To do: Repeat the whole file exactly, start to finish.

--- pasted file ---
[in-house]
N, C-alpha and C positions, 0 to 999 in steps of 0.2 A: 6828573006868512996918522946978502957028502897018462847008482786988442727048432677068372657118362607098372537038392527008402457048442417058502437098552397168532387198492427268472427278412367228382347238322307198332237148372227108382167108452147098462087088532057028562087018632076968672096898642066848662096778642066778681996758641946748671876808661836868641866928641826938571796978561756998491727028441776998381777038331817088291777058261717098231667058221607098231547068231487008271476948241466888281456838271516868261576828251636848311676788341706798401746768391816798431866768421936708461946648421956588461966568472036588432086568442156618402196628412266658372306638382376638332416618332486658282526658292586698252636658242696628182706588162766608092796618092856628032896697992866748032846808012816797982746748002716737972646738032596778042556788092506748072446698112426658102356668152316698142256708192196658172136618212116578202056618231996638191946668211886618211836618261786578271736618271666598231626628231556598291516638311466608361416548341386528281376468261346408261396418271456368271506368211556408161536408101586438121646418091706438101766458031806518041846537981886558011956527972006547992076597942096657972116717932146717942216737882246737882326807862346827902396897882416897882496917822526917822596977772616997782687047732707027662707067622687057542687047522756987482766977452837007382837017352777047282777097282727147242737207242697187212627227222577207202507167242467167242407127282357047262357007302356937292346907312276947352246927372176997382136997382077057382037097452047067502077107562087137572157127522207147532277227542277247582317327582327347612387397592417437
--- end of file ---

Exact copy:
[in-house]
N, C-alpha and C positions, 0 to 999 in steps of 0.2 A: 6828573006868512996918522946978502957028502897018462847008482786988442727048432677068372657118362607098372537038392527008402457048442417058502437098552397168532387198492427268472427278412367228382347238322307198332237148372227108382167108452147098462087088532057028562087018632076968672096898642066848662096778642066778681996758641946748671876808661836868641866928641826938571796978561756998491727028441776998381777038331817088291777058261717098231667058221607098231547068231487008271476948241466888281456838271516868261576828251636848311676788341706798401746768391816798431866768421936708461946648421956588461966568472036588432086568442156618402196628412266658372306638382376638332416618332486658282526658292586698252636658242696628182706588162766608092796618092856628032896697992866748032846808012816797982746748002716737972646738032596778042556788092506748072446698112426658102356668152316698142256708192196658172136618212116578202056618231996638191946668211886618211836618261786578271736618271666598231626628231556598291516638311466608361416548341386528281376468261346408261396418271456368271506368211556408161536408101586438121646418091706438101766458031806518041846537981886558011956527972006547992076597942096657972116717932146717942216737882246737882326807862346827902396897882416897882496917822526917822596977772616997782687047732707027662707067622687057542687047522756987482766977452837007382837017352777047282777097282727147242737207242697187212627227222577207202507167242467167242407127282357047262357007302356937292346907312276947352246927372176997382136997382077057382037097452047067502077107562087137572157127522207147532277227542277247582317327582327347612387397592417437